Making just one aircraft is pretty darn impressive. Making 100 isn’t too shabby. But you know you have made it as an airliner if there have been a 1000 of your kind made. Although Boeing has made over 6600 Boeing 737’s, making 1000 767’s is nothing to sneeze at (wow, it would suck to be allergic to airplanes).
The 767 and 757 were designed together and were as close to siblings as airliners can get. They both have similar flight decks and handling abilities so that pilots could easily be cross-trained. The 767 was the first wide-bodied, twin-engine airliner that Boeing made and the first wide-bodied airliner to go to a 2-person flight deck crew. The first Boeing 767 took flight on September 26, 1981 and entered service with United airlines about a year later in September 1982. Since then the airplane has served many airlines well, but it might have always been a little jealous of its skinnier and more popular sibling, the 757.
When the last Boeing 757 was built in October 2004, there had been 1050 buit. For a while it seemed like the 757 would have been the more successful sister of the two aircraft as sales of the 767 have declined greatly over the past few years.
Currently, Boeing has delivered 995 Boeing 767’s and have another 50 on order. That means if the tanker deal doesn’t go through and no more aircraft are ordered, the 757 will go down in history with more aircraft built: 1050 vs 1045.
The Boeing 767 has remained in production for two major reasons: making it the next generation of military tanker and the Boeing 787 Dreamliner delays. Many airlines, including All Nippon Airways (ANA), were counting on the 787 Dreamliner to be completed long ago. Boeing has worked with airlines to provide them with temporary Boeing 767-300ER’s. “A couple years ago we started having discussions about providing 767s on an interim basis to some Dreamliner buyers as well as other carriers looking for twin-aisle planes. We saw interest from all regions for both passenger airplanes and freighters,” Leslie Hazzard with Boeing 767 Communications explained to me.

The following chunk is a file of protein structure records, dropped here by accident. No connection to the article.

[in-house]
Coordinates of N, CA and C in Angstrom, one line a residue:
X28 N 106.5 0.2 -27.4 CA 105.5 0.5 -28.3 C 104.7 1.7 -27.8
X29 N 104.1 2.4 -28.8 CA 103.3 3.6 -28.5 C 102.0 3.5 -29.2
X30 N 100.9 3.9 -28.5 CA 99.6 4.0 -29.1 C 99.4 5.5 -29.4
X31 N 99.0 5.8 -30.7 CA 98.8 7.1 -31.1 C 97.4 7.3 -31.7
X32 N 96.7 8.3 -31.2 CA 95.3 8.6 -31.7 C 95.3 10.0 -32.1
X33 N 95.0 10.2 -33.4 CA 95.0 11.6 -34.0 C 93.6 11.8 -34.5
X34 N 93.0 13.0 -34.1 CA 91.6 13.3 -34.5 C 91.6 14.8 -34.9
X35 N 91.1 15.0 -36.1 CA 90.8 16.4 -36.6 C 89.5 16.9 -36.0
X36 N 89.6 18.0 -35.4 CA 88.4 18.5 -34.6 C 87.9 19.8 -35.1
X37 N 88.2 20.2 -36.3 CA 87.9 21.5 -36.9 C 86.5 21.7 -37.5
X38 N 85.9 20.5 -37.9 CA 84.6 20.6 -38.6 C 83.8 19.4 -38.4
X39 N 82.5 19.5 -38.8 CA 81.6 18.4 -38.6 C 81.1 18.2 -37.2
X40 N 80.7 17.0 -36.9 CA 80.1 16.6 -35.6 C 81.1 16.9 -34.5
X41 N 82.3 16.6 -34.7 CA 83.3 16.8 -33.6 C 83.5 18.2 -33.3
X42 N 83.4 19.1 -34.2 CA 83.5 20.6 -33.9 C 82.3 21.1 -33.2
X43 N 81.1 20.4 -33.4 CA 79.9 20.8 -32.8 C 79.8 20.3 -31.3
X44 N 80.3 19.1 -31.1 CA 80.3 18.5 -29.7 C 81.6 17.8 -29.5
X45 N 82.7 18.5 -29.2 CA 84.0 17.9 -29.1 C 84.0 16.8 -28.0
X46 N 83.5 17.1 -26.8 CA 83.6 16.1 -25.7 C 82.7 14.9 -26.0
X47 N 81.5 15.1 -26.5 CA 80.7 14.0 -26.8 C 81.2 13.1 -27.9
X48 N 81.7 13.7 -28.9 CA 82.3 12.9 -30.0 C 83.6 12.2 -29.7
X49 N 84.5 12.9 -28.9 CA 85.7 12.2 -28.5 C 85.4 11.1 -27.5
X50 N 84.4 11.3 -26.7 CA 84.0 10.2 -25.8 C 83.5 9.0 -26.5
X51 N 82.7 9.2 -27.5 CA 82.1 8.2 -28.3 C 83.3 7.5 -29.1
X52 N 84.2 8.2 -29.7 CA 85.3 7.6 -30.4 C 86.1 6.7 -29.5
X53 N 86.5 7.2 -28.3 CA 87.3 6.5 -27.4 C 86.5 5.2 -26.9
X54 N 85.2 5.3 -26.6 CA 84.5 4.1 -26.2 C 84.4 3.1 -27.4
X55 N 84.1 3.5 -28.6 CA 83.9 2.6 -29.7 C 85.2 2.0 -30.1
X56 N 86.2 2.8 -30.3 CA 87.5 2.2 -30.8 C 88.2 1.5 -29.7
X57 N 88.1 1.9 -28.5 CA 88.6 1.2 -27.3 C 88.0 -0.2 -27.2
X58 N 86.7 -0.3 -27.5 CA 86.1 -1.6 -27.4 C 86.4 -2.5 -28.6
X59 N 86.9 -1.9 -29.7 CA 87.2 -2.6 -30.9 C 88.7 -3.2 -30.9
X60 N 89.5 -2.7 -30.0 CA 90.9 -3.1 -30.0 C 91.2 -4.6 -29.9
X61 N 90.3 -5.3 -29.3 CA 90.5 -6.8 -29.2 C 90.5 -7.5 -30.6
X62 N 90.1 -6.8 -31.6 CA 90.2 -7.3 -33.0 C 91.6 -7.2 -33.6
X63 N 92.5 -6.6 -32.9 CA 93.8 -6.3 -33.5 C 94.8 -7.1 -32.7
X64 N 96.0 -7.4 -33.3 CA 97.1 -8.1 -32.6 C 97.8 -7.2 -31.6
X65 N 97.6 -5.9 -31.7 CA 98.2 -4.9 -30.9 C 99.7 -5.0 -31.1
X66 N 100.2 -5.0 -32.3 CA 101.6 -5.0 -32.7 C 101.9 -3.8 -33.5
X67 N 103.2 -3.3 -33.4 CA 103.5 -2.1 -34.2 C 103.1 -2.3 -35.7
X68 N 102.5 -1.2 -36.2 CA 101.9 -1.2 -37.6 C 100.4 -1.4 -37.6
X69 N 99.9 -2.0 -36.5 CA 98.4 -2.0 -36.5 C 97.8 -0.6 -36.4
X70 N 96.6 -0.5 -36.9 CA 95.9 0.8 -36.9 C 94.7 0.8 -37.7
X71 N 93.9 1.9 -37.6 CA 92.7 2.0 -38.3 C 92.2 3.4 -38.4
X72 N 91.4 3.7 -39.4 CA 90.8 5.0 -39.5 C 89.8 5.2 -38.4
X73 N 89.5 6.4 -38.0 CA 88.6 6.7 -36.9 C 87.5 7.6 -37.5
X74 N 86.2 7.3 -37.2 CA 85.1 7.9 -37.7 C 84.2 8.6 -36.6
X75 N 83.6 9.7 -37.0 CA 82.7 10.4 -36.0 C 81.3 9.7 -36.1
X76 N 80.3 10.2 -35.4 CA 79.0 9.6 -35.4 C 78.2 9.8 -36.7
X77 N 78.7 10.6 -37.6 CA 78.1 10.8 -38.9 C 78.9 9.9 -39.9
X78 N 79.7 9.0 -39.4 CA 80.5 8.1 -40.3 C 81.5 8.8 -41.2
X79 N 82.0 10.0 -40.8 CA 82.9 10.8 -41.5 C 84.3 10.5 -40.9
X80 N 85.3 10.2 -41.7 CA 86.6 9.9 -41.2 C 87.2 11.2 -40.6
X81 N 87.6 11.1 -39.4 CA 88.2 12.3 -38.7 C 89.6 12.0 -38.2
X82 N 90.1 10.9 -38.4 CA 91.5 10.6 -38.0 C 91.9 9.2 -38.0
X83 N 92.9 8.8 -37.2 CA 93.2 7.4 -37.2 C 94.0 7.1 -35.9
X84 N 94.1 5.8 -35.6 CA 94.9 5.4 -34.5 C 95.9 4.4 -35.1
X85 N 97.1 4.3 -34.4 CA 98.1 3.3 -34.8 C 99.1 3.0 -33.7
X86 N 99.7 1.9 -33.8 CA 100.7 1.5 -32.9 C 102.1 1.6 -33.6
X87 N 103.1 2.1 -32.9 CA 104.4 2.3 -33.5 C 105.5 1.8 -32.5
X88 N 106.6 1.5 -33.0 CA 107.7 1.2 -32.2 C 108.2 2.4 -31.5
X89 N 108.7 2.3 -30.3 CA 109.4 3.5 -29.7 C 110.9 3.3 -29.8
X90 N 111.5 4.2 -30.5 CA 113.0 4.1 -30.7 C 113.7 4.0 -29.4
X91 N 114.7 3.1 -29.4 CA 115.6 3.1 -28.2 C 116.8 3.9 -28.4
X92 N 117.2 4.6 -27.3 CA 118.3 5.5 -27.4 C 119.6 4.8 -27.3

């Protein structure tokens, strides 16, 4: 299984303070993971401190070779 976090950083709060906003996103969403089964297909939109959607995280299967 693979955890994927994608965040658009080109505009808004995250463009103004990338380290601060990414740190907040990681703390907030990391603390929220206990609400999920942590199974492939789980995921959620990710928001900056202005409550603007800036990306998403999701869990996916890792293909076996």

Although Boeing does say they have made deals with airlines, they aren’t willing to speak financial specifics, “We don’t discuss the financing terms that were considered, but at the time we said publicly that any deal would involve long-term commitments and need to make good business sense for both the airlines needing the lift and for the Boeing organizations involved,” Hazzard stated.
So, why bring up the 1000th Boeing 767 again? On Monday Boeing invited a few folks out to take a look at the final assembly of the 1000th 767, which will have registration number JA622A. ANA hopes to take ownership of the aircraft sometime during the third or fourth week of February. The special 1000th 767 event was pretty interesting. Boeing executives spoke at a podium next to the plane and workers from around the factory started to gather around and listen. Once the event was done, the workers went right back to getting the 1000th 767 ready to fly.
Right now, Boeing is storing three 787 Dreamliners on the current 767 line. There were two ANA 787’s (one in white livery, another in full livery) and one Air India. Unfortunately we weren’t able to take photos of the 787 at that time, but it was very cool seeing how different the ANA Boeing 787 Dreamliner parked right next to an ANA Boeing 767. The 767 is a wonderful aircraft that has served the world well and hopefully will continue to do so, but seeing it next to the 787, it is obvious that the Dreamliner is the next generation of airliner.
CHECK THIS STUFF OUT:
* 23 photos of the 1000th Boeing 767
* Story and video from Glenn Farley at KING5
* Story and photos from Aubrey Cohen at the Seattle PI
* Story from Michelle Dunlop on the Everett Herald